Press Release 014/2012

Fast and Easy Programming

New EU Consortium ALMA Developing a Tool Chain for Embedded Multi-core Pro-cessors
Smartphones, Kameras und Co. arbeiten mit schnellen, energieeffizienten Mehrkernprozessoren – ALMA will nun die Programmierung von Anwendungen vereinfachen (Foto: Fotolia)
Smartphones, cameras and Co. operate with fast, energy-efficient multi-core processors – ALMA wants to simplify application programming. (Photo: Fotolia)

 

An increasing number of electronics products such as smartphones are equipped with fast, energy-efficient multi-core processors. As a matter of fact, however, programming of the respective applications is rather time-consuming and expensive. For fast and easy programming, partners from research and industry within the EU consortium ALMA are developing a novel tool chain based on the open-source software Scilab. ALMA is being coordinated by Professor Jürgen Becker and Dr. Michael Hübner from KIT’s Institute for Information Processing Technology (ITIV).
 
Not only personal computers but also smartphones, camera systems, and other electronics products are increasingly based on multi-core systems where several parallel processor cores are integrated in one chip to increase processing power while at the same time saving space and energy. Programming new applications for such embedded systems requires highly specialized knowledge and in addition is very time-consuming and expensive. The three-year project ALMA, which started in September 2011, aims to simplify development of software for embedded multi-core processors.

ALMA (Greek for “leap”) is an acronym for ALgorithm parallelization for Multicore Architectures. The project uses the open-source software Scilab which had first been developed for numerical-mathematics applications. In ALMA, Scilab will be enhanced by downstream optimization stages allowing intelligent parallelization and distribution of applications to several processors. At the same time, ALMA focuses on a close co-design of software and hardware to create a single tool chain that can efficiently be used in different multicore architectures. “In that way, we obtain a tool chain for easy programming from a higher level of abstraction, i.e. the programmer does not need detailed knowledge of the complex architecture,” explains Dr. Michael Hübner from KIT’s Institute for Information Processing Technology. The new technology will reduce development time and costs.

The ALMA project is funded by the EU with € 3.2 million. It is being coordinated by Professor Jürgen Becker, Head of ITIV, and Dr. Michael Hübner. The consortium brings together partners from industry and academia: Karlsruhe Institute of Technology (KIT), Fraunhofer Institute of Optronics, System Technologies and Image Exploitation (IOSB), Université de Rennes (France), University of Peleponnese (Greece), Technological Educational Institute of Messolonghi (Greece), Recore Systems B.V. (the Netherlands), and Intracom SA Telecom Solutions (Greece). The project focuses on two case studies from the fields of image processing/object recognition and mobile communication. Besides, ALMA is relevant to many other areas, for example ambient-assisted living and safety systems. ALMA will strengthen the position of Europe in the world market of tool chains for multi-core software development.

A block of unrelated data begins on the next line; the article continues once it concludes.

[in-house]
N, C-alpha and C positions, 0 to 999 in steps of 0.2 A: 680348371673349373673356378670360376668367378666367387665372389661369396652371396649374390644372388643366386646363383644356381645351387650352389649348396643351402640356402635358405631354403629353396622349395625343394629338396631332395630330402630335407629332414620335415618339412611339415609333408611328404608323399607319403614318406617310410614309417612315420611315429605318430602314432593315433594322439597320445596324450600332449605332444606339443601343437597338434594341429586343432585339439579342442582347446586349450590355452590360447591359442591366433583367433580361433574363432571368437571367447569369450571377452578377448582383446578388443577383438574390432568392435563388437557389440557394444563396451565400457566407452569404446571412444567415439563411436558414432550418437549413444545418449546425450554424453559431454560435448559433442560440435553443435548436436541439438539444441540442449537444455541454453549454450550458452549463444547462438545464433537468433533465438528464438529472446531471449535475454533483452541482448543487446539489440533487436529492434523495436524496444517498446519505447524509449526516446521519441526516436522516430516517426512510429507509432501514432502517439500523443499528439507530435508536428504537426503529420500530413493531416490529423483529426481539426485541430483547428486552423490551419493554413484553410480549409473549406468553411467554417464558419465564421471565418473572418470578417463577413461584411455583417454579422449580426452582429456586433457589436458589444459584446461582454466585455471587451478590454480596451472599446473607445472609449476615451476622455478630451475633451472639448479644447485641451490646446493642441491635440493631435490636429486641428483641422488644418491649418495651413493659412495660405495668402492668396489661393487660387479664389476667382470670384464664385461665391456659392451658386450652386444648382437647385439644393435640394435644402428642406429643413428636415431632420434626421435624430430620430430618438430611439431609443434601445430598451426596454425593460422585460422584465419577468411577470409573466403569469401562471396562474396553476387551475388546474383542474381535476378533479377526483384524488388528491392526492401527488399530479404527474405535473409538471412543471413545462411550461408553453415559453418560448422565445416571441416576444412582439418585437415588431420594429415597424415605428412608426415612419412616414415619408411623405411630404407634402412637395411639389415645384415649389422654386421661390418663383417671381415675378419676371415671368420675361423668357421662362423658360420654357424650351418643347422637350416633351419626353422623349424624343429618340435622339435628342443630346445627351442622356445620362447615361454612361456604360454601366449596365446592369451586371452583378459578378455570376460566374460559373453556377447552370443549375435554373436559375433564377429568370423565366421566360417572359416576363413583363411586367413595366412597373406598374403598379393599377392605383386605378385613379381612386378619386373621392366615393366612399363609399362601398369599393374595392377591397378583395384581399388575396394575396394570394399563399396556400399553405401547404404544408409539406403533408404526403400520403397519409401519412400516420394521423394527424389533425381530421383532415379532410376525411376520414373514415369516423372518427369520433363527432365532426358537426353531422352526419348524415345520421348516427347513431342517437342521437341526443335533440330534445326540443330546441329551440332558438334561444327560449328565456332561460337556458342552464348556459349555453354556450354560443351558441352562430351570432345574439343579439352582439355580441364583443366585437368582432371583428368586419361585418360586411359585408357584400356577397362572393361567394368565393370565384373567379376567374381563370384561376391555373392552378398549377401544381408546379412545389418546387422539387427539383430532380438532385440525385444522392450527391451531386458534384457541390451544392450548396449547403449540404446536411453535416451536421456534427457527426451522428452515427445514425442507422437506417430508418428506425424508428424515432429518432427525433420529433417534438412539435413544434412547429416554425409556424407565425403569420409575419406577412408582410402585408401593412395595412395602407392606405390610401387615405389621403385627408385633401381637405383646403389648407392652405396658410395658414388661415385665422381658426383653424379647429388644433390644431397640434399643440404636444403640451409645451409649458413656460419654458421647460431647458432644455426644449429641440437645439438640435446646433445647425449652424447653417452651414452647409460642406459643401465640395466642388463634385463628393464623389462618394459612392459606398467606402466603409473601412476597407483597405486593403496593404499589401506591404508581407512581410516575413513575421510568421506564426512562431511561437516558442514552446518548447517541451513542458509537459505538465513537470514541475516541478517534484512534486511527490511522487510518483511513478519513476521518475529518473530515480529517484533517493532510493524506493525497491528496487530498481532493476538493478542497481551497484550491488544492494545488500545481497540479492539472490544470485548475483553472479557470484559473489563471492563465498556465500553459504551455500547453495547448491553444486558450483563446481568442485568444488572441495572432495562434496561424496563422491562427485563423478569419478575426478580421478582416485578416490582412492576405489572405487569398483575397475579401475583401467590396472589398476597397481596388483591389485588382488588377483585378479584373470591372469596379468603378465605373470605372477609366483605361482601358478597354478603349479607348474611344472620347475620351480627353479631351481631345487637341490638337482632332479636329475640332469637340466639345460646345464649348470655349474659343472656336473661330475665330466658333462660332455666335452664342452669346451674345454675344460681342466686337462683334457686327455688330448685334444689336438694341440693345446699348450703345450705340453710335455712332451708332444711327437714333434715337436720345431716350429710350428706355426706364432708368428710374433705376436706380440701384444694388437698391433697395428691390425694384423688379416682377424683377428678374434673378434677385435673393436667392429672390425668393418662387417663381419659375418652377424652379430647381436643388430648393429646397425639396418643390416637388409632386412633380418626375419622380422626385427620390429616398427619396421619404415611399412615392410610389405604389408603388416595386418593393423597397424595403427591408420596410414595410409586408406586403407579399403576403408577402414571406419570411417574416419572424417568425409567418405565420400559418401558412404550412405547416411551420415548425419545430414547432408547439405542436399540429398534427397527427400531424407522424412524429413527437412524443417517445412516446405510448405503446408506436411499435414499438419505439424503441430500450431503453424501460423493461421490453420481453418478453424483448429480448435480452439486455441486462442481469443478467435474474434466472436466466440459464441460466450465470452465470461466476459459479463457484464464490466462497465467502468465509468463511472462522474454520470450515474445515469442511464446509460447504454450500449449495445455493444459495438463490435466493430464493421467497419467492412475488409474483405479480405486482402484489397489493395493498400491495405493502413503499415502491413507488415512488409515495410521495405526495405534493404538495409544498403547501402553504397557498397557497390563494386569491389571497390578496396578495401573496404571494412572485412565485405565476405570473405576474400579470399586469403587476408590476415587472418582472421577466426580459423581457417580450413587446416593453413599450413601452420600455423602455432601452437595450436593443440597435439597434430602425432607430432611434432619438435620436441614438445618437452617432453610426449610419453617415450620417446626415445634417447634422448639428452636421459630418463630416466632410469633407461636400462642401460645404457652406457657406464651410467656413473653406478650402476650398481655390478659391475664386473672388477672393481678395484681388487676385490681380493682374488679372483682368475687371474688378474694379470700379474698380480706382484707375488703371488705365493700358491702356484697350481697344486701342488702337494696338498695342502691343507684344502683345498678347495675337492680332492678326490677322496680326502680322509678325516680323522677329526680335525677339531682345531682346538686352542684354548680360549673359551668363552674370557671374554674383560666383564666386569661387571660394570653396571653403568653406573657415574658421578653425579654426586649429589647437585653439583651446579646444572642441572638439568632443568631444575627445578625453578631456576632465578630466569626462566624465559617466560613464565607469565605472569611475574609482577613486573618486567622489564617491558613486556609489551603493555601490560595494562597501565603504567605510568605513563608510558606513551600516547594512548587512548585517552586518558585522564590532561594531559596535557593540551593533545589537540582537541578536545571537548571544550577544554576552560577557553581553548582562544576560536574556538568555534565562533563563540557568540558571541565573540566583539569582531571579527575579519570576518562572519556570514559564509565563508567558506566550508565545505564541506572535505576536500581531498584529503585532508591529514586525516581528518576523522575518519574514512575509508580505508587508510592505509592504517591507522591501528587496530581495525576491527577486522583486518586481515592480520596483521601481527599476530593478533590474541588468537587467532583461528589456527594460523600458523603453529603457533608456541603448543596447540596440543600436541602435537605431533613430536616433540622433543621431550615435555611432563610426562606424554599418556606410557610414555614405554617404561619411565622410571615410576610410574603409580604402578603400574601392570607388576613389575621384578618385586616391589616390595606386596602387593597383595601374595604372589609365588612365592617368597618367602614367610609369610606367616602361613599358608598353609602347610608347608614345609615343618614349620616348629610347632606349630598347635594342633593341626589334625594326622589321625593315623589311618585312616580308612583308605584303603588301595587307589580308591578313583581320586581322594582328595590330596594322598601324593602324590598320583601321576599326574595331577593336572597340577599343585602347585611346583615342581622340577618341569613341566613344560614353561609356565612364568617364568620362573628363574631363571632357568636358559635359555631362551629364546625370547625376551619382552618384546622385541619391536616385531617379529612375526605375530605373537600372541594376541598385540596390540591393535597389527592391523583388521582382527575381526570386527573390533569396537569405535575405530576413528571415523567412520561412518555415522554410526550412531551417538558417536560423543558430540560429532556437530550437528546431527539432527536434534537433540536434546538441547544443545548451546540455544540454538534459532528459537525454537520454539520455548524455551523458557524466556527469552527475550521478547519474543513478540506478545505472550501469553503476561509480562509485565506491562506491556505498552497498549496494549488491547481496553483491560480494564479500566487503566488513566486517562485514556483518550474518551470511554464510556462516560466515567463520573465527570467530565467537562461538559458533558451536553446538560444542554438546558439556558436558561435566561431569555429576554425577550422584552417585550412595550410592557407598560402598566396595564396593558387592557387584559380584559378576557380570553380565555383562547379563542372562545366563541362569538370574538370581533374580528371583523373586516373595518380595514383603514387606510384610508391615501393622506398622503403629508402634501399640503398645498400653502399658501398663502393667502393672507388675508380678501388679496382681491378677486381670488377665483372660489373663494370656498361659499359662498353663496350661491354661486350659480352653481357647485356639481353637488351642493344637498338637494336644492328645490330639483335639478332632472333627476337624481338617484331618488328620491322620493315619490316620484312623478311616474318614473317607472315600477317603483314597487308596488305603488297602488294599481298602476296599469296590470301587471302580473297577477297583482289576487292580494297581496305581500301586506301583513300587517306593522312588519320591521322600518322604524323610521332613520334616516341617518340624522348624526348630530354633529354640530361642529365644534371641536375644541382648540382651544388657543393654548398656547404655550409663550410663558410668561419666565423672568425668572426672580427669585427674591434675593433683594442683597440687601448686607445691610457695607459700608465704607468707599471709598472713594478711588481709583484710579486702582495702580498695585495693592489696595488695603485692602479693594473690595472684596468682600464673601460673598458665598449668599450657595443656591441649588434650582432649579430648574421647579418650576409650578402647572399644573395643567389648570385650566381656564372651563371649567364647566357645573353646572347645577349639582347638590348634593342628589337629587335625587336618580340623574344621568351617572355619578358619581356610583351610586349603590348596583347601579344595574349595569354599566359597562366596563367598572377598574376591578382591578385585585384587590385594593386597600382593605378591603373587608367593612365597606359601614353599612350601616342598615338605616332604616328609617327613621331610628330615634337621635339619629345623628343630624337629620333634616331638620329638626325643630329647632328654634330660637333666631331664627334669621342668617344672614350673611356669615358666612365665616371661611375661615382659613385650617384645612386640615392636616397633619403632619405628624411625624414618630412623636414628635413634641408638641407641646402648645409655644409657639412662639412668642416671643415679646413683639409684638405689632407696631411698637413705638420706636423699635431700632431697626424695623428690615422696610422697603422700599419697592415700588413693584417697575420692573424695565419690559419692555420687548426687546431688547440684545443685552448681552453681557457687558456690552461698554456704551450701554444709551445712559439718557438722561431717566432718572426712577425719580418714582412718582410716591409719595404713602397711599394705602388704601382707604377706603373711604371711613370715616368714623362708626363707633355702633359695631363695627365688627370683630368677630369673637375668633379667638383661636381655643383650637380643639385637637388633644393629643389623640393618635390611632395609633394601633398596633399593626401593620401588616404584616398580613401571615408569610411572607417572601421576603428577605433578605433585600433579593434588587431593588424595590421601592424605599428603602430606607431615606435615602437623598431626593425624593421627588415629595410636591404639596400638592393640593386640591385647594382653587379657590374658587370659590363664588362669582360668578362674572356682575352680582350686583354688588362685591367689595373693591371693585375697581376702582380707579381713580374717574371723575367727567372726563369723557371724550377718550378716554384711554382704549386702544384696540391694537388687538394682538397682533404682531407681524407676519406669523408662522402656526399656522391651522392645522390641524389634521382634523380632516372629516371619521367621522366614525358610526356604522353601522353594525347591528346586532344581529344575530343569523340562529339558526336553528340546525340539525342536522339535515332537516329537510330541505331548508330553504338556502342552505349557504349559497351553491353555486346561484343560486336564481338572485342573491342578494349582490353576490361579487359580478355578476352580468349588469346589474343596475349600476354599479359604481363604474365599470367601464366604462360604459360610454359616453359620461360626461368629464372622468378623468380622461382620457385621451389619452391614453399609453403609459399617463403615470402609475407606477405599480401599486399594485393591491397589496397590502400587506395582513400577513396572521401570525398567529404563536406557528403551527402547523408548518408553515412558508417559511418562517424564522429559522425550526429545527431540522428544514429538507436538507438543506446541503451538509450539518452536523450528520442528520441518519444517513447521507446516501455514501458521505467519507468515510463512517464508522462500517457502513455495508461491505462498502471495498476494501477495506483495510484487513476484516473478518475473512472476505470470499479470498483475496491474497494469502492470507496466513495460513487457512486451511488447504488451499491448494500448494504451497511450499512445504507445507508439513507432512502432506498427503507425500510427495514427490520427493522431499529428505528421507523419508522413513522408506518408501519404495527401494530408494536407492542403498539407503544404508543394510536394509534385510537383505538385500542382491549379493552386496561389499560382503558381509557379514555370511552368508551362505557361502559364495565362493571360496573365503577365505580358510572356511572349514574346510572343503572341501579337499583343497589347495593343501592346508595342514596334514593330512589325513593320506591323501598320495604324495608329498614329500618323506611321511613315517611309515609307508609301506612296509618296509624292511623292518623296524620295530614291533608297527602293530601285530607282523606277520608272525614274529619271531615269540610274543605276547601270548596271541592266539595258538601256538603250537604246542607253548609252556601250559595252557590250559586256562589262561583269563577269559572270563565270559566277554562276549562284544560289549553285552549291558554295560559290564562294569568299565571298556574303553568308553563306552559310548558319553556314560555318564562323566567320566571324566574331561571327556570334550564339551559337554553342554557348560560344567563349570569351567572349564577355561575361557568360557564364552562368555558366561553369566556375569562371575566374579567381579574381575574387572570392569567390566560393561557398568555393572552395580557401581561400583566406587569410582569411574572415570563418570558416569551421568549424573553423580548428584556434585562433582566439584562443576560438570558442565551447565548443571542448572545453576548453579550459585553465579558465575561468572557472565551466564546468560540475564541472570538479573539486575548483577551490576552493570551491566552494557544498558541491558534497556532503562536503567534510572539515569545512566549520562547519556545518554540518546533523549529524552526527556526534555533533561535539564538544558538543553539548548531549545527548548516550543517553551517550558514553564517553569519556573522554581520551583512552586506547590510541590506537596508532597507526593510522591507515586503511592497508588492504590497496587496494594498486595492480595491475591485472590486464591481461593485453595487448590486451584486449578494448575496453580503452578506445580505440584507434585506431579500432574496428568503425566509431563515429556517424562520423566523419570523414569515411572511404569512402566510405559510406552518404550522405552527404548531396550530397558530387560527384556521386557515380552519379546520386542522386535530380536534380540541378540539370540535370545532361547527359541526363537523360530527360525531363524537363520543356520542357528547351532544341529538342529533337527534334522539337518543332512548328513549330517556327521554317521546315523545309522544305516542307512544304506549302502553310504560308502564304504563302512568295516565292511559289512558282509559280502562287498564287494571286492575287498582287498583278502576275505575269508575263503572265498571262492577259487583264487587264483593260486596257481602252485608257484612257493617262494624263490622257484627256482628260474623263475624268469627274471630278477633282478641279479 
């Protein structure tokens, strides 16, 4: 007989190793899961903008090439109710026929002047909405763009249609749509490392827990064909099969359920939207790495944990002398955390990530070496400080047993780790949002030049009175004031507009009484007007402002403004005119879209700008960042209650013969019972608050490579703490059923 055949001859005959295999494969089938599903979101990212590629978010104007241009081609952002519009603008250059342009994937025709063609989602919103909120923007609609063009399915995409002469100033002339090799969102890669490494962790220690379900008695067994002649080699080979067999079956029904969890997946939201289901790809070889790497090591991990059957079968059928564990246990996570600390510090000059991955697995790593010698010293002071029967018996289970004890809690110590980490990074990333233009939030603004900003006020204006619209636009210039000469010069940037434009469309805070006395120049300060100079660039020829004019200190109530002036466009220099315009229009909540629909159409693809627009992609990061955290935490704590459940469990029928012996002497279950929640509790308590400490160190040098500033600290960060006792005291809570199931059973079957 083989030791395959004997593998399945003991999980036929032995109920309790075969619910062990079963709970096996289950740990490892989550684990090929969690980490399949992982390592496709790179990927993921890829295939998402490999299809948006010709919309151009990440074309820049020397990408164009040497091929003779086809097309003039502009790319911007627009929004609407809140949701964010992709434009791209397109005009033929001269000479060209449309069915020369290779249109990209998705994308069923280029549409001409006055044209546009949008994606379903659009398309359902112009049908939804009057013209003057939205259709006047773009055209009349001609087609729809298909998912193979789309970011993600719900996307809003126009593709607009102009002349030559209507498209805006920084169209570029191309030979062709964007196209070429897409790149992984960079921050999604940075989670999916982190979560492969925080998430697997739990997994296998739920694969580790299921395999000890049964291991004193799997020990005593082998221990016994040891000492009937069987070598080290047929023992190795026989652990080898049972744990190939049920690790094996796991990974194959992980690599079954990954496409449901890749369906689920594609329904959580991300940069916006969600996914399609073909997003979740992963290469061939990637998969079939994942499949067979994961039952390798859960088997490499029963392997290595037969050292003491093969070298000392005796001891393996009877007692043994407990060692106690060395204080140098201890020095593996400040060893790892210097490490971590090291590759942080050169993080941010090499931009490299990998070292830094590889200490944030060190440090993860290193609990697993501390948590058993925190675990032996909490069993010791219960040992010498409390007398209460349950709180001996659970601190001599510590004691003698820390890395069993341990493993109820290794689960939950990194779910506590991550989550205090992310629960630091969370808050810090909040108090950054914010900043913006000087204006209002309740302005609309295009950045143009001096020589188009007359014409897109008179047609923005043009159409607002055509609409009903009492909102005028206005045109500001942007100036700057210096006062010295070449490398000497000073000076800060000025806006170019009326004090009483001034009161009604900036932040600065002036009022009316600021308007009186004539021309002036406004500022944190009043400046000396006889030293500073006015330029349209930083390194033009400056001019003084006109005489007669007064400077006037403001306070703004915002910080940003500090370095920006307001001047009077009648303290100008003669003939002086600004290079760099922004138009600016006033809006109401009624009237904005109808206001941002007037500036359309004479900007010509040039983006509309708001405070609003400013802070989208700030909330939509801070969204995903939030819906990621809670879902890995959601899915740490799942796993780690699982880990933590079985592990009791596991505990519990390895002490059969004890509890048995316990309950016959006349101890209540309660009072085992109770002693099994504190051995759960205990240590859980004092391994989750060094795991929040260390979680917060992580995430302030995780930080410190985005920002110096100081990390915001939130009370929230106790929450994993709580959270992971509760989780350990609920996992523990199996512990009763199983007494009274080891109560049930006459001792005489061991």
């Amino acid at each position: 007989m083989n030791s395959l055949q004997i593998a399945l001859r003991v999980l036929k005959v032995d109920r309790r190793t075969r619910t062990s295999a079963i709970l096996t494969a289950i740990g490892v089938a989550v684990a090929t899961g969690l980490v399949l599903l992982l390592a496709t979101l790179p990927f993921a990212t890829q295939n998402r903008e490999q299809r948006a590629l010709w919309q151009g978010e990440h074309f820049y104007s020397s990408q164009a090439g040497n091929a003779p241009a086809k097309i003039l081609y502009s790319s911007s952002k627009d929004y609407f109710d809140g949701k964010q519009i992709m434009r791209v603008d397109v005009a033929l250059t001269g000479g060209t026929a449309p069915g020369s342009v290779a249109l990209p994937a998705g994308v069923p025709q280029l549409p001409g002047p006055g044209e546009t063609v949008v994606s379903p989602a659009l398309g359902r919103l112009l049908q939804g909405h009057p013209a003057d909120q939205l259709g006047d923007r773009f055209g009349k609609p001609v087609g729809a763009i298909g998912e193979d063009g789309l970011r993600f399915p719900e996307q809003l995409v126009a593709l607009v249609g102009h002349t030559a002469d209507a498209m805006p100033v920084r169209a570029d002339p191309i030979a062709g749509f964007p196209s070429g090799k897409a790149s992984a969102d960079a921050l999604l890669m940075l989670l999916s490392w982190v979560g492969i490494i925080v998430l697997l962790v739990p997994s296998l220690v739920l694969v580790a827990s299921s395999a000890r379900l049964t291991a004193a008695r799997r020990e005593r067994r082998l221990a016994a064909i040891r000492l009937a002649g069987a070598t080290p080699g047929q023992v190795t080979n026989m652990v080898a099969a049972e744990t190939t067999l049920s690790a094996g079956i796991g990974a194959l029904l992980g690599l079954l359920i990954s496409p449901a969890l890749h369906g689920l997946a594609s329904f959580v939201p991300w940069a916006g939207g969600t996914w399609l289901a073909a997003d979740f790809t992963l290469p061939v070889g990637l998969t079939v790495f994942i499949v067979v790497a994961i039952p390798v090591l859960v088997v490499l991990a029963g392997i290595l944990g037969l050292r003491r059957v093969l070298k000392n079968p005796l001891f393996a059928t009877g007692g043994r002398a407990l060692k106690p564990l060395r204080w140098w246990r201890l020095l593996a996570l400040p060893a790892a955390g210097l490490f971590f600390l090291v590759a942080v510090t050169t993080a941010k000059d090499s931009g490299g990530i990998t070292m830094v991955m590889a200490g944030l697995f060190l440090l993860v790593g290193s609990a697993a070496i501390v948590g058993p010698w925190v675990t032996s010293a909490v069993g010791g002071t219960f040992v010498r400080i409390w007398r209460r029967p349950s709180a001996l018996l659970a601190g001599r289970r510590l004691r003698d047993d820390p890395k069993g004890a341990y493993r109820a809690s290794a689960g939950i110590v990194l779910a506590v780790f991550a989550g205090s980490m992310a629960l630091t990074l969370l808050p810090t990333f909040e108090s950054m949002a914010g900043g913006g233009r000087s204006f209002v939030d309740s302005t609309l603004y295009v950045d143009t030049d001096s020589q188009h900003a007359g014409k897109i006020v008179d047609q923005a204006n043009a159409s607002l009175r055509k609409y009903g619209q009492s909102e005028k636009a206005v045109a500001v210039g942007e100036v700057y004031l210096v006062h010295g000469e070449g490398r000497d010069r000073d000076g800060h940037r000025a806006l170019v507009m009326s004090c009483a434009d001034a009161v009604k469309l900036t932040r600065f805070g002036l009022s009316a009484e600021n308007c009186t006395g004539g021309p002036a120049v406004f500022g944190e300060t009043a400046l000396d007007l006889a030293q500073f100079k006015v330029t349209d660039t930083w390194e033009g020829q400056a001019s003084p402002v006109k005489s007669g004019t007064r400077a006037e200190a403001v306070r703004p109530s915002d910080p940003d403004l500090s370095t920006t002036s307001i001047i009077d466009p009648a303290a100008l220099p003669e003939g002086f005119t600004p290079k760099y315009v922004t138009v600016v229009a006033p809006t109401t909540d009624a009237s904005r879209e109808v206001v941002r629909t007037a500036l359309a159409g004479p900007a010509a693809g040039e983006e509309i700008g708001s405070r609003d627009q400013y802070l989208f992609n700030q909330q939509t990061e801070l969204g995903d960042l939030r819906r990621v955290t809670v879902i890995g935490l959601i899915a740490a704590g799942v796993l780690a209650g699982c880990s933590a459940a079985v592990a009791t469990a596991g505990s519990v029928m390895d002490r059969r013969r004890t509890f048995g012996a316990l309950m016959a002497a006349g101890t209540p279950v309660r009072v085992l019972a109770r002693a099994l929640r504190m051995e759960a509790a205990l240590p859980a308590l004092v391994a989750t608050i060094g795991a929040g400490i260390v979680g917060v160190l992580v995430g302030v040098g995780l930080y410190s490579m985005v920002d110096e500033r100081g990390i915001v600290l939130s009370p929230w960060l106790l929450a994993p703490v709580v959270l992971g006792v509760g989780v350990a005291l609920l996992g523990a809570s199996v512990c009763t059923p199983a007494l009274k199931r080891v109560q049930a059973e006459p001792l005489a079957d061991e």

Further information available at www.alma-project.eu

 

 

Being “The Research University in the Helmholtz Association”, KIT creates and imparts knowledge for the society and the environment. It is the objective to make significant contributions to the global challenges in the fields of energy, mobility, and information. For this, about 9,600 employees cooperate in a broad range of disciplines in natural sciences, engineering sciences, economics, and the humanities and social sciences. KIT prepares its 23,300 students for responsible tasks in society, industry, and science by offering research-based study programs. Innovation efforts at KIT build a bridge between important scientific findings and their application for the benefit of society, economic prosperity, and the preservation of our natural basis of life. KIT is one of the German universities of excellence.

or, 30.01.2012
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